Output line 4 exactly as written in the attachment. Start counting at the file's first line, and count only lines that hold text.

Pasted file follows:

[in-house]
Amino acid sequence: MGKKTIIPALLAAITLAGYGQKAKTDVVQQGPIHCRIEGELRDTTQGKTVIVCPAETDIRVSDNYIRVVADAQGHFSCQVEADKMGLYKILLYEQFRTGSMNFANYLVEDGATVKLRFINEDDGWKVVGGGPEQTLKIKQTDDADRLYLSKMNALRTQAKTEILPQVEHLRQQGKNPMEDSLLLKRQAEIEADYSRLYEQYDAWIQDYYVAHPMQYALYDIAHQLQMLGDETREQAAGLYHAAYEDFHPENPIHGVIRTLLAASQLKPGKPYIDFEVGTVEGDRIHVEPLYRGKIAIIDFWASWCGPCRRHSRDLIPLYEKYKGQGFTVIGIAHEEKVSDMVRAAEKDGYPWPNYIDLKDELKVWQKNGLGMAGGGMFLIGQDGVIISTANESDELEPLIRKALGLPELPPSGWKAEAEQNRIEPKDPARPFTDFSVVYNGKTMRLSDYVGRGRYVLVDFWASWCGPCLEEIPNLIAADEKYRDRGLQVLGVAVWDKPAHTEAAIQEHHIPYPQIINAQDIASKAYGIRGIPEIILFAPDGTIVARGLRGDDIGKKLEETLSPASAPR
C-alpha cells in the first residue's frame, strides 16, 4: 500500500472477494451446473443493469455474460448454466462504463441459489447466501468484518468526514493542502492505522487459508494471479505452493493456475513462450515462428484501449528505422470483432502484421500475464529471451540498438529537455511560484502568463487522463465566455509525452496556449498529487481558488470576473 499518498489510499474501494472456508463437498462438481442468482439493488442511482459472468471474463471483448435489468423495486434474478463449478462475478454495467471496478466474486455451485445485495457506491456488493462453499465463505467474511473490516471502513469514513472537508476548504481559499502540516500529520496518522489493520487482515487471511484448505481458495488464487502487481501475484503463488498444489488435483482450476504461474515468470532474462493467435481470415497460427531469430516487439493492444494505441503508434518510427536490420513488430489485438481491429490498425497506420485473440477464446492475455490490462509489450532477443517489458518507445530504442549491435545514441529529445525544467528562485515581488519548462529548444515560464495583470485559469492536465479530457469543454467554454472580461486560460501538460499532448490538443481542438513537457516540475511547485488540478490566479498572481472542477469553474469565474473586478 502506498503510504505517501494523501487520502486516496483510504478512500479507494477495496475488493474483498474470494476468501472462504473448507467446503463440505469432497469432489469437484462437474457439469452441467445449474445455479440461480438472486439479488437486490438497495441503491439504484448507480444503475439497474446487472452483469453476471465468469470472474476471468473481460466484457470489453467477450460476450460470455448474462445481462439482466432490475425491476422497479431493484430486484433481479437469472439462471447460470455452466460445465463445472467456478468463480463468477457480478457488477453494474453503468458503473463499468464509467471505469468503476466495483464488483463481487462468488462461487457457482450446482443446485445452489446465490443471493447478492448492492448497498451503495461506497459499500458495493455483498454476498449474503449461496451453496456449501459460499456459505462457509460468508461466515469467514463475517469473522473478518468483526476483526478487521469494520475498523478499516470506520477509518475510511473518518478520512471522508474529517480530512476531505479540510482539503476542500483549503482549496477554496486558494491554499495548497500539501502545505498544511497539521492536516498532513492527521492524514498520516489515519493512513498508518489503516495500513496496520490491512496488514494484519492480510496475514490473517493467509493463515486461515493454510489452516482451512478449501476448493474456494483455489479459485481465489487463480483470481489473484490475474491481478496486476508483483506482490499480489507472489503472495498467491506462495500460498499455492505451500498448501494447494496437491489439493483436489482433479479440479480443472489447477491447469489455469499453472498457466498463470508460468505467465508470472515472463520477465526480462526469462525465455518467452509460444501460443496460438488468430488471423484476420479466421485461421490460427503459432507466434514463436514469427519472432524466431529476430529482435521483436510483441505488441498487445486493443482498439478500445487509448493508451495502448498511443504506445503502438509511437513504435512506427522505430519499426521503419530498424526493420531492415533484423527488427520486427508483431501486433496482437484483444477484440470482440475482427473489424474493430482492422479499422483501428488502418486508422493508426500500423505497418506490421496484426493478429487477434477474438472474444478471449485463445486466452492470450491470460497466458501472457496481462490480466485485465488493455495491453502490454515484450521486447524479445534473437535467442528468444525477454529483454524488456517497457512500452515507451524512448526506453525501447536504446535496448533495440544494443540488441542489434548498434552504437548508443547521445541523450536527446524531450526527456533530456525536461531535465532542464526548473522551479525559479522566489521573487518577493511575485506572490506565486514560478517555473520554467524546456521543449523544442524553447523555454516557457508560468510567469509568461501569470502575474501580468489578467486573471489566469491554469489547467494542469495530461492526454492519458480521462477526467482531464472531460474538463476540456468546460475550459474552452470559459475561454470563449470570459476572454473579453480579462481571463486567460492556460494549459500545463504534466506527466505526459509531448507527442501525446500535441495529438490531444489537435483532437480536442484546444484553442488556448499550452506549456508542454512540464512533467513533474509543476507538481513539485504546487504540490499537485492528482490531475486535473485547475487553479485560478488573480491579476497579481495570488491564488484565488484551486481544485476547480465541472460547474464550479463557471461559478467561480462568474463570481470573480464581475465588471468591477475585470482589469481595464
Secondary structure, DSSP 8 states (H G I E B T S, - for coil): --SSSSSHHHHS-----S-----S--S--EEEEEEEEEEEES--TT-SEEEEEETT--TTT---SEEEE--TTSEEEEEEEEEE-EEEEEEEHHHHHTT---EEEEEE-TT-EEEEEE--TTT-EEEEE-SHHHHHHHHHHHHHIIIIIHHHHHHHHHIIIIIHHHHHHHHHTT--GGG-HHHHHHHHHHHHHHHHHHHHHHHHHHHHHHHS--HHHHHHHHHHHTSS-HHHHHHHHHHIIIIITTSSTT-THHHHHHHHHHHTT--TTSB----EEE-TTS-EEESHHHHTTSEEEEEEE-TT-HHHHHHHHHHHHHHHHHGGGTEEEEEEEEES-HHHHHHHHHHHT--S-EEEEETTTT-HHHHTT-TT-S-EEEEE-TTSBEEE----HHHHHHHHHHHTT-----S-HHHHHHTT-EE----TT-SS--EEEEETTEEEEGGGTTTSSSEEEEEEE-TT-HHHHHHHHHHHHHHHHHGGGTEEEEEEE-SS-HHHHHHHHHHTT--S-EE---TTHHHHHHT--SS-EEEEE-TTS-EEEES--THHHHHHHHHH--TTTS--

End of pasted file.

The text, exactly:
Secondary structure, DSSP 8 states (H G I E B T S, - for coil): --SSSSSHHHHS-----S-----S--S--EEEEEEEEEEEES--TT-SEEEEEETT--TTT---SEEEE--TTSEEEEEEEEEE-EEEEEEEHHHHHTT---EEEEEE-TT-EEEEEE--TTT-EEEEE-SHHHHHHHHHHHHHIIIIIHHHHHHHHHIIIIIHHHHHHHHHTT--GGG-HHHHHHHHHHHHHHHHHHHHHHHHHHHHHHHS--HHHHHHHHHHHTSS-HHHHHHHHHHIIIIITTSSTT-THHHHHHHHHHHTT--TTSB----EEE-TTS-EEESHHHHTTSEEEEEEE-TT-HHHHHHHHHHHHHHHHHGGGTEEEEEEEEES-HHHHHHHHHHHT--S-EEEEETTTT-HHHHTT-TT-S-EEEEE-TTSBEEE----HHHHHHHHHHHTT-----S-HHHHHHTT-EE----TT-SS--EEEEETTEEEEGGGTTTSSSEEEEEEE-TT-HHHHHHHHHHHHHHHHHGGGTEEEEEEE-SS-HHHHHHHHHHTT--S-EE---TTHHHHHHT--SS-EEEEE-TTS-EEEES--THHHHHHHHHH--TTTS--